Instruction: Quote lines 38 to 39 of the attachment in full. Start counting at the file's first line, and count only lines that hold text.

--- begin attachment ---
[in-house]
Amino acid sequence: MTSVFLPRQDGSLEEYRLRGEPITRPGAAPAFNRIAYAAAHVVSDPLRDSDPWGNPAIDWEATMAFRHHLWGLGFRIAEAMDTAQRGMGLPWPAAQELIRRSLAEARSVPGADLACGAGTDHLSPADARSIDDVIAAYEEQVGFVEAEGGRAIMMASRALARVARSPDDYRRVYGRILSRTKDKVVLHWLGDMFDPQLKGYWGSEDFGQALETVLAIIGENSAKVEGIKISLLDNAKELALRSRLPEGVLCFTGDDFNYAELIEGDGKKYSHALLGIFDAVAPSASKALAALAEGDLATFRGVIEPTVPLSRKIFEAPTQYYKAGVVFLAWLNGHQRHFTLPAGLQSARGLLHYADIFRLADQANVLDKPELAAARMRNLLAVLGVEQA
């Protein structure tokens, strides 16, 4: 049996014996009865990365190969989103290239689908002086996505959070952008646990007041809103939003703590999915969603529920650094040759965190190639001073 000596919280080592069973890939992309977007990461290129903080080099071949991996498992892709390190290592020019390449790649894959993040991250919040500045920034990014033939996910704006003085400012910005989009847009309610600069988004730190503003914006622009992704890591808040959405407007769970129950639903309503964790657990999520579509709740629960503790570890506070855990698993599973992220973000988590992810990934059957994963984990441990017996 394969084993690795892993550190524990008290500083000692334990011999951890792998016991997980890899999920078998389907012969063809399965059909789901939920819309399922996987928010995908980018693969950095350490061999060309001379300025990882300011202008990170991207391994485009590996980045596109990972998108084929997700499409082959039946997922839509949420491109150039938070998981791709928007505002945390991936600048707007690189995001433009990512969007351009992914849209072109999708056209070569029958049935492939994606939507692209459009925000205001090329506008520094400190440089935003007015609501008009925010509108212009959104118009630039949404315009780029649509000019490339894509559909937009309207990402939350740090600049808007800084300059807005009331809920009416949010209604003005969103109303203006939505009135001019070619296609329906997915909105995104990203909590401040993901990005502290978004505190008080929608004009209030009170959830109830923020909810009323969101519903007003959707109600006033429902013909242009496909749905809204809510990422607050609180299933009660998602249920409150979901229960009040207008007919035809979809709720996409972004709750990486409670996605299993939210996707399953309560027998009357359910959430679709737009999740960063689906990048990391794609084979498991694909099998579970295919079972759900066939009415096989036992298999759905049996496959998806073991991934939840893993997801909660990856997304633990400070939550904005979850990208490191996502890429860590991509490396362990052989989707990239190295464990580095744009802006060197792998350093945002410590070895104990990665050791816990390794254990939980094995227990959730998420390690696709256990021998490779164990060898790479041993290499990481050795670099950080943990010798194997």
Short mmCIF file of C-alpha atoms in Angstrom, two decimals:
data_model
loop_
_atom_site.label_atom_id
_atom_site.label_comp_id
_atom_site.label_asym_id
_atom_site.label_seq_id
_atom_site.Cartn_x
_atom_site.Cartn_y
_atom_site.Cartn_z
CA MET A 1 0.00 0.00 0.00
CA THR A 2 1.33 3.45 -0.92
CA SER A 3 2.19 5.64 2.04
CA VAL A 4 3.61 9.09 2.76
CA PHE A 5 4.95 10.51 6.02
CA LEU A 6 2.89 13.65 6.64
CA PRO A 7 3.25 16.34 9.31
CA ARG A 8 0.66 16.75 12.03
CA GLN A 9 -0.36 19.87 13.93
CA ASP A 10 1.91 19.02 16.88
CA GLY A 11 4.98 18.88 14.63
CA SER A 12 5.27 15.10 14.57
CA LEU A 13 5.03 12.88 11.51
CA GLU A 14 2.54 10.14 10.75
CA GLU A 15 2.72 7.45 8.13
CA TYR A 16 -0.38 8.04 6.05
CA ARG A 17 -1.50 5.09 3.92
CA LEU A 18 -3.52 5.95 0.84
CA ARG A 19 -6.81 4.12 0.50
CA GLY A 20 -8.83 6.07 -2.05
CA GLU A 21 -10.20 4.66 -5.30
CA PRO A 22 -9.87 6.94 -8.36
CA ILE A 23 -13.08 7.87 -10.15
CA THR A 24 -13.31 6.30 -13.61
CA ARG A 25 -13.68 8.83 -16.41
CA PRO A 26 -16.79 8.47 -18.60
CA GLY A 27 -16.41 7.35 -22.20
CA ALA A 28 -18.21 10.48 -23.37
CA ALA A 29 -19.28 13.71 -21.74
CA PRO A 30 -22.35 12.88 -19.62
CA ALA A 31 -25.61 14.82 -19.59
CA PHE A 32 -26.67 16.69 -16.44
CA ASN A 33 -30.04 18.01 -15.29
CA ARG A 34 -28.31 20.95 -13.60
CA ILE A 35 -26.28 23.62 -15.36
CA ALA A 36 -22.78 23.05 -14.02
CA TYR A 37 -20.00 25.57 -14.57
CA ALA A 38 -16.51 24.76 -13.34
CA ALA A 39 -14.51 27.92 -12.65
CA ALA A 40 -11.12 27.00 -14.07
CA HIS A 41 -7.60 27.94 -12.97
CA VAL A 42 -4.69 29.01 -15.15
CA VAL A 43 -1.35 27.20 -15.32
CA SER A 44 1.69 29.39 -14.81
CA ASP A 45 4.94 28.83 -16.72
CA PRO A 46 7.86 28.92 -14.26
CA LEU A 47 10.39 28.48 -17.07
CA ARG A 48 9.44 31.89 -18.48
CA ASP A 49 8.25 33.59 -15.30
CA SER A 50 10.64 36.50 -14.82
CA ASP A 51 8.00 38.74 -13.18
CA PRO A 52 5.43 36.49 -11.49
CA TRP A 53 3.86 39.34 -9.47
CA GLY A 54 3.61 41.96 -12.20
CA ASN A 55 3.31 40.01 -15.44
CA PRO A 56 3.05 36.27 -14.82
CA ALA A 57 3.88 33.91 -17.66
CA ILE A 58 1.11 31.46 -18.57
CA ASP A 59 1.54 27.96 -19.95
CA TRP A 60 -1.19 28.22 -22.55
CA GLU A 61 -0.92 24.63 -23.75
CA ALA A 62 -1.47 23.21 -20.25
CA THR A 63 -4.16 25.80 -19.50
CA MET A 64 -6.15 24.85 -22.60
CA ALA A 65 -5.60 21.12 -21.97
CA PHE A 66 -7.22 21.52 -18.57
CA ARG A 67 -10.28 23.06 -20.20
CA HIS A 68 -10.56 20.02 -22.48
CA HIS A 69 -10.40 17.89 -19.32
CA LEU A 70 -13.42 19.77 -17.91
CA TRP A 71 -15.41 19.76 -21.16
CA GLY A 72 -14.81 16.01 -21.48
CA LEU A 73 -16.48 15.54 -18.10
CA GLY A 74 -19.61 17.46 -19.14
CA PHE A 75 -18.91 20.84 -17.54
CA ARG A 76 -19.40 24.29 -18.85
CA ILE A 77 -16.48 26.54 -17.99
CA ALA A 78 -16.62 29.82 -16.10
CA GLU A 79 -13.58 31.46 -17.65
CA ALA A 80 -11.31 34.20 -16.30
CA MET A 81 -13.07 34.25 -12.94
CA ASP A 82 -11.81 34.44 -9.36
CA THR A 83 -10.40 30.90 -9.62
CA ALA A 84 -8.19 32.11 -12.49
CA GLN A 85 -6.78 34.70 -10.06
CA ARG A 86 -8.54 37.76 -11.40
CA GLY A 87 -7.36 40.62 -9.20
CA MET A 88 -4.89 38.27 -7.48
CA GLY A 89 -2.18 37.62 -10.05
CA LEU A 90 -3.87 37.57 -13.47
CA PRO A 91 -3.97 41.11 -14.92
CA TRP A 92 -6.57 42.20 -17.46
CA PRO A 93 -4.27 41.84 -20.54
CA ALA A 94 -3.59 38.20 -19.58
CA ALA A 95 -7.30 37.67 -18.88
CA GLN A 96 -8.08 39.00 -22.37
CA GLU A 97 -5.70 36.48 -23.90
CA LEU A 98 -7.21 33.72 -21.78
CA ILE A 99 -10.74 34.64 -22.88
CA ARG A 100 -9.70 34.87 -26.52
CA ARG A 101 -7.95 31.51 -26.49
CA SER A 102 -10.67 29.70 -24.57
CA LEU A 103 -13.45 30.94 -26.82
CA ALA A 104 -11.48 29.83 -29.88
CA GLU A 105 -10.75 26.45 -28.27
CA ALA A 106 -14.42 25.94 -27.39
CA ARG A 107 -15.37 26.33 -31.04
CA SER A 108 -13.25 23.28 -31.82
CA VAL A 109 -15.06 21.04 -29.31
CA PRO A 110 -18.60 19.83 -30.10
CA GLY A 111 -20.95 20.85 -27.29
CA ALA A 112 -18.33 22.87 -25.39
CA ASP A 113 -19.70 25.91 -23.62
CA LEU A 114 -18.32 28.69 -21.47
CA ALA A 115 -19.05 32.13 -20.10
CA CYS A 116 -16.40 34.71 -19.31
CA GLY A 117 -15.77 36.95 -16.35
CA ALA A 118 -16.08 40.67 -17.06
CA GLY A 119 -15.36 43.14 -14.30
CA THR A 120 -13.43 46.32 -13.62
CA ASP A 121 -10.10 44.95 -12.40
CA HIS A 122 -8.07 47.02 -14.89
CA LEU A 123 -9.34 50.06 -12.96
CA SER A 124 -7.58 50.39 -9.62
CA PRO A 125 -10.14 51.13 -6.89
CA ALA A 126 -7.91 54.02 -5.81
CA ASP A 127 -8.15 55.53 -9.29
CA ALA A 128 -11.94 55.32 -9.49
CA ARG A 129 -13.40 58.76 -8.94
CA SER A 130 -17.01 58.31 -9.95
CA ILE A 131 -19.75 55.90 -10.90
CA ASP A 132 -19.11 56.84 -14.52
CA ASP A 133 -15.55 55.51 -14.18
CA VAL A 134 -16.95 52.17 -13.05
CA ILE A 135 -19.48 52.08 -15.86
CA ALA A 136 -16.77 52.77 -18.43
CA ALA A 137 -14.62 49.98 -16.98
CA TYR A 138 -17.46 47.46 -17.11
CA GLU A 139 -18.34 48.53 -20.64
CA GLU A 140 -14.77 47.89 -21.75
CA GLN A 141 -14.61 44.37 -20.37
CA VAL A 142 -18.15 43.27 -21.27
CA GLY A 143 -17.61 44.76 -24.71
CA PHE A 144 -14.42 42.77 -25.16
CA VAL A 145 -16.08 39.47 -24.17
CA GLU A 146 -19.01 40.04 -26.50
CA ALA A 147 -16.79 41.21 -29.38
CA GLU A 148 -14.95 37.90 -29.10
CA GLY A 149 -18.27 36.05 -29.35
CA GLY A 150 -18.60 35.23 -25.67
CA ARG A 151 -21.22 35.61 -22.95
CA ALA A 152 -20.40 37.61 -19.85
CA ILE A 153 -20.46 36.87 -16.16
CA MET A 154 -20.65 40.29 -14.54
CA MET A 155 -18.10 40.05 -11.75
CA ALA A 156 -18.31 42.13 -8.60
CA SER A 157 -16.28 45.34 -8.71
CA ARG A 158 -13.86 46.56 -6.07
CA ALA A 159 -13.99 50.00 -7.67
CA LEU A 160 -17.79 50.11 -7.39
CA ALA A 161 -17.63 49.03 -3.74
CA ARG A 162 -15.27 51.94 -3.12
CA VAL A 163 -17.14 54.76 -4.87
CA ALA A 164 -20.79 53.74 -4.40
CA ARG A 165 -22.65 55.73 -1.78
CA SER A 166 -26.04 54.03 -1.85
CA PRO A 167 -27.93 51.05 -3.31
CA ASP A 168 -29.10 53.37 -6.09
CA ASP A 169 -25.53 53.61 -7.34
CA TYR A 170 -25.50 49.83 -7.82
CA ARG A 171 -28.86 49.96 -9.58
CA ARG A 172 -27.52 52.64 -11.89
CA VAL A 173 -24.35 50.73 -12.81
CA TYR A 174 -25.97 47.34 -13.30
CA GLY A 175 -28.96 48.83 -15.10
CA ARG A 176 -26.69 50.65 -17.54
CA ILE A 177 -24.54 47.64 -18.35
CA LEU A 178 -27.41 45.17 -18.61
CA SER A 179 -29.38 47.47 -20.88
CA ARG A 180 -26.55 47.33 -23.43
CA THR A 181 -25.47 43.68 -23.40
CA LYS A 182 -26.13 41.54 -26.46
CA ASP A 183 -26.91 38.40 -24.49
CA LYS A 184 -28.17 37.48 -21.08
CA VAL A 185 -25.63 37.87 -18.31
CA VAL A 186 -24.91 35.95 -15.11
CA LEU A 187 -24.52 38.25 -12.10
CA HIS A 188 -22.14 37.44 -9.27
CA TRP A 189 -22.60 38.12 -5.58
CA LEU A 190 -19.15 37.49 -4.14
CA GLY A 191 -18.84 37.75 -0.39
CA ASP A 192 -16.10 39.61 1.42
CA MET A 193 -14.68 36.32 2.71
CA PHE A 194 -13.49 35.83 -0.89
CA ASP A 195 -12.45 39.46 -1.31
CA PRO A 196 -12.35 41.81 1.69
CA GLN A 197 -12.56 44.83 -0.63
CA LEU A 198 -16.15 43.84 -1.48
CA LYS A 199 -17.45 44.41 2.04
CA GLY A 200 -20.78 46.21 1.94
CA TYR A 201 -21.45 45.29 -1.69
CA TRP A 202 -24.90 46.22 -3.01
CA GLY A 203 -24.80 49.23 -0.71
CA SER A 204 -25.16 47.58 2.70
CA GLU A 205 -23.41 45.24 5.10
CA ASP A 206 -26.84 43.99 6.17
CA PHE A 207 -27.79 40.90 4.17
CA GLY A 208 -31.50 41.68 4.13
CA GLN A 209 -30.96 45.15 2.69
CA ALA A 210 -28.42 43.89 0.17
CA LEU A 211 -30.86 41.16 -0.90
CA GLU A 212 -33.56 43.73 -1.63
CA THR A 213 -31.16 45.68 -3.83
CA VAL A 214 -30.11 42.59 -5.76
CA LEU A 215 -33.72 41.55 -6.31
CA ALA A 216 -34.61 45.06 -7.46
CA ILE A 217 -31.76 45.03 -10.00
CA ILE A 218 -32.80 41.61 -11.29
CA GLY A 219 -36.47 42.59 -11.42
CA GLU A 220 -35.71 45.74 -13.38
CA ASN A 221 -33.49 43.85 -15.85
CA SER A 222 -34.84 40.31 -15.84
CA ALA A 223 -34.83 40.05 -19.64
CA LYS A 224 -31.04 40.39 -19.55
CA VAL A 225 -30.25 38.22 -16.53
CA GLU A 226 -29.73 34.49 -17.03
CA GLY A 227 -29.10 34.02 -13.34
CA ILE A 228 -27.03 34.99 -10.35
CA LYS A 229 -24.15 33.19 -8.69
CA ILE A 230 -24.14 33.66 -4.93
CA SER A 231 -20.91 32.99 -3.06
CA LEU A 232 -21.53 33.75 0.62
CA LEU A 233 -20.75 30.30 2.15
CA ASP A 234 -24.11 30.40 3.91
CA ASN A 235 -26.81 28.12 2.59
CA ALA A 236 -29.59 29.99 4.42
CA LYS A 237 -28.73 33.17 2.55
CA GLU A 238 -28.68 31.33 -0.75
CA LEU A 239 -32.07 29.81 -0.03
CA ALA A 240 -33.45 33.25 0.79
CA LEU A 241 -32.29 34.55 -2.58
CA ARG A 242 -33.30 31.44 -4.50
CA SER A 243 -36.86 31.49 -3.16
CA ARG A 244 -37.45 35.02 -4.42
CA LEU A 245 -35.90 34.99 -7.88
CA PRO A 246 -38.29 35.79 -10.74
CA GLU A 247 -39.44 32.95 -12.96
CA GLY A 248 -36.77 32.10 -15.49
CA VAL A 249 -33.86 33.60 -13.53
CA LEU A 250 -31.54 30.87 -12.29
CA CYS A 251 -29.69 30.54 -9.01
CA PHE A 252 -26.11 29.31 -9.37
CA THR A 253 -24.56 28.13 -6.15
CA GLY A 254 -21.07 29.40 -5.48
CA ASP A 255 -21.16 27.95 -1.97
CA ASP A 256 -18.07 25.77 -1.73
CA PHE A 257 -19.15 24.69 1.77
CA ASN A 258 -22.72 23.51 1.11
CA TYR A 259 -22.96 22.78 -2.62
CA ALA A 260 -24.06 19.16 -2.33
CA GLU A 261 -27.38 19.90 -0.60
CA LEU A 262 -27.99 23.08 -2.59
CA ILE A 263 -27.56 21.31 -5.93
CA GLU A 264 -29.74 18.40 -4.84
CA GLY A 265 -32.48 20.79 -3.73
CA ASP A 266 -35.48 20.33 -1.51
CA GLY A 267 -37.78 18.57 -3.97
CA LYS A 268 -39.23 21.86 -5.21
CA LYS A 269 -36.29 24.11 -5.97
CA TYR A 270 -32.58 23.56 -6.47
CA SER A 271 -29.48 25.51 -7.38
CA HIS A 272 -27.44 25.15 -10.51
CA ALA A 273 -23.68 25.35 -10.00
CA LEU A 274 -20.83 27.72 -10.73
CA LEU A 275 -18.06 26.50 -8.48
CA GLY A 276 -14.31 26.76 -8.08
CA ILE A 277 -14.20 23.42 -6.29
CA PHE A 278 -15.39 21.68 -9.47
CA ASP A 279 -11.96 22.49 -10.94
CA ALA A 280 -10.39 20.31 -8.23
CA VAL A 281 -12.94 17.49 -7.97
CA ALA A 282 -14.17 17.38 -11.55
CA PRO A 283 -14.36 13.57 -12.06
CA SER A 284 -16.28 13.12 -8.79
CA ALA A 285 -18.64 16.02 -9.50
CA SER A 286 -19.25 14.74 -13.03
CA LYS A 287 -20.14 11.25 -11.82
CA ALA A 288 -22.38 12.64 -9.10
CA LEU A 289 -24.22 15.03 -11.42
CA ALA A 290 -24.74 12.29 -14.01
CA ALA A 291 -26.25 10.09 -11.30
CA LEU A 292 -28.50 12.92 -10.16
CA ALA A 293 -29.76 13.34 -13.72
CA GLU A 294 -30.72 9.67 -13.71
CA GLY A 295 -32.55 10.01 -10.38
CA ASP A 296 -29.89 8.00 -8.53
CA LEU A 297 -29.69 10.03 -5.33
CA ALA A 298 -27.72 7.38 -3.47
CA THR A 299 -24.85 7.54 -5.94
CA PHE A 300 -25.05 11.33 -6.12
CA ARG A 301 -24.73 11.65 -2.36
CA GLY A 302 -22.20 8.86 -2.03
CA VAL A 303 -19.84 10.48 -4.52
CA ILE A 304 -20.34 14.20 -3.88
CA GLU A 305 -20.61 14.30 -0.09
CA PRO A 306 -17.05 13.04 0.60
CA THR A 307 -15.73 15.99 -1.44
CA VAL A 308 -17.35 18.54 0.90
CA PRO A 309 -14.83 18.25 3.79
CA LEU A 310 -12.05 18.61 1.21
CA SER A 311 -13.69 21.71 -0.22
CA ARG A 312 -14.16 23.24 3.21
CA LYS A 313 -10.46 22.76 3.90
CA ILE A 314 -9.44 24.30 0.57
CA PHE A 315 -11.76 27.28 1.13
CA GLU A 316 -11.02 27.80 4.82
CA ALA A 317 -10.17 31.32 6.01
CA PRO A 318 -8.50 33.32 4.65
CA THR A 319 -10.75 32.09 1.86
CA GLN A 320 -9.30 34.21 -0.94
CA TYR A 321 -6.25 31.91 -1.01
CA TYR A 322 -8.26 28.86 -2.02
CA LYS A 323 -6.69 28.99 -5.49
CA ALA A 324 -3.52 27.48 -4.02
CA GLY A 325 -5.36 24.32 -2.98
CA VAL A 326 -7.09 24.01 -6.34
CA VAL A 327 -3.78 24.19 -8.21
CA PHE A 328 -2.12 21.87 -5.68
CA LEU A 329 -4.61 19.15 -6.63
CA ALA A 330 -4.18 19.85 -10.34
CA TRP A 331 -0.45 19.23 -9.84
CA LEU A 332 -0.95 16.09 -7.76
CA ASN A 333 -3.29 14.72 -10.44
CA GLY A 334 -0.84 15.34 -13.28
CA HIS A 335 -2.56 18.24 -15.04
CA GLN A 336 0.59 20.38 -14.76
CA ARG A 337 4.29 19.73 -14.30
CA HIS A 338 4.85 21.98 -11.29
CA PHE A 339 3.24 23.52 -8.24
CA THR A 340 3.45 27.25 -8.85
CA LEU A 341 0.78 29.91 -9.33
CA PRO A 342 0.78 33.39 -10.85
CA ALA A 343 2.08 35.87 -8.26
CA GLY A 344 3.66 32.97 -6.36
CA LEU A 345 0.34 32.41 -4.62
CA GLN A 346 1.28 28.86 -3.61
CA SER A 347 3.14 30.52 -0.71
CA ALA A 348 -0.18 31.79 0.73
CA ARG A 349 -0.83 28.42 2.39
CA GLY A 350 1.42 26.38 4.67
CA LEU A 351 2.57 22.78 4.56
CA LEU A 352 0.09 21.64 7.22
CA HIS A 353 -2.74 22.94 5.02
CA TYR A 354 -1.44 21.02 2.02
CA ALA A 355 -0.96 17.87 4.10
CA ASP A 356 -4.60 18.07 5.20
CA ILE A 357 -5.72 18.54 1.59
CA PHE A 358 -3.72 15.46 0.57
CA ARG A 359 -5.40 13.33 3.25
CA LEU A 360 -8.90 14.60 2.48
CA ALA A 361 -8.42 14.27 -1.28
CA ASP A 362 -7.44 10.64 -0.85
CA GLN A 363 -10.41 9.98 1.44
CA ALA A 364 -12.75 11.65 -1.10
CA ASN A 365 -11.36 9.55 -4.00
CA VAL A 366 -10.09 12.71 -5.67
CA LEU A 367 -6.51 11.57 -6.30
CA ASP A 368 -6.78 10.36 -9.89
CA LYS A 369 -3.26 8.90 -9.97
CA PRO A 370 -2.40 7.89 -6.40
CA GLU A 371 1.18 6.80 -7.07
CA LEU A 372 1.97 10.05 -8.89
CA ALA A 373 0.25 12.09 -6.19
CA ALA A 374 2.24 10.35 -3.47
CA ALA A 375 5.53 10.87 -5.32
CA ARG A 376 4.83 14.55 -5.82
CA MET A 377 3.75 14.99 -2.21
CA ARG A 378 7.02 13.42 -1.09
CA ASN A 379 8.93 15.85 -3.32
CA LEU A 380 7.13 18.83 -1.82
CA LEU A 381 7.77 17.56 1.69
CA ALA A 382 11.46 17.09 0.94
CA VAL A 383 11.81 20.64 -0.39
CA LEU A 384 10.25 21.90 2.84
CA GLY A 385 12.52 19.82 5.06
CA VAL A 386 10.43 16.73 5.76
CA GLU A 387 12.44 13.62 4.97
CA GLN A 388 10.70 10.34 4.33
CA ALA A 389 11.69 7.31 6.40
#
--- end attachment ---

CA ARG A 25 -13.68 8.83 -16.41
CA PRO A 26 -16.79 8.47 -18.60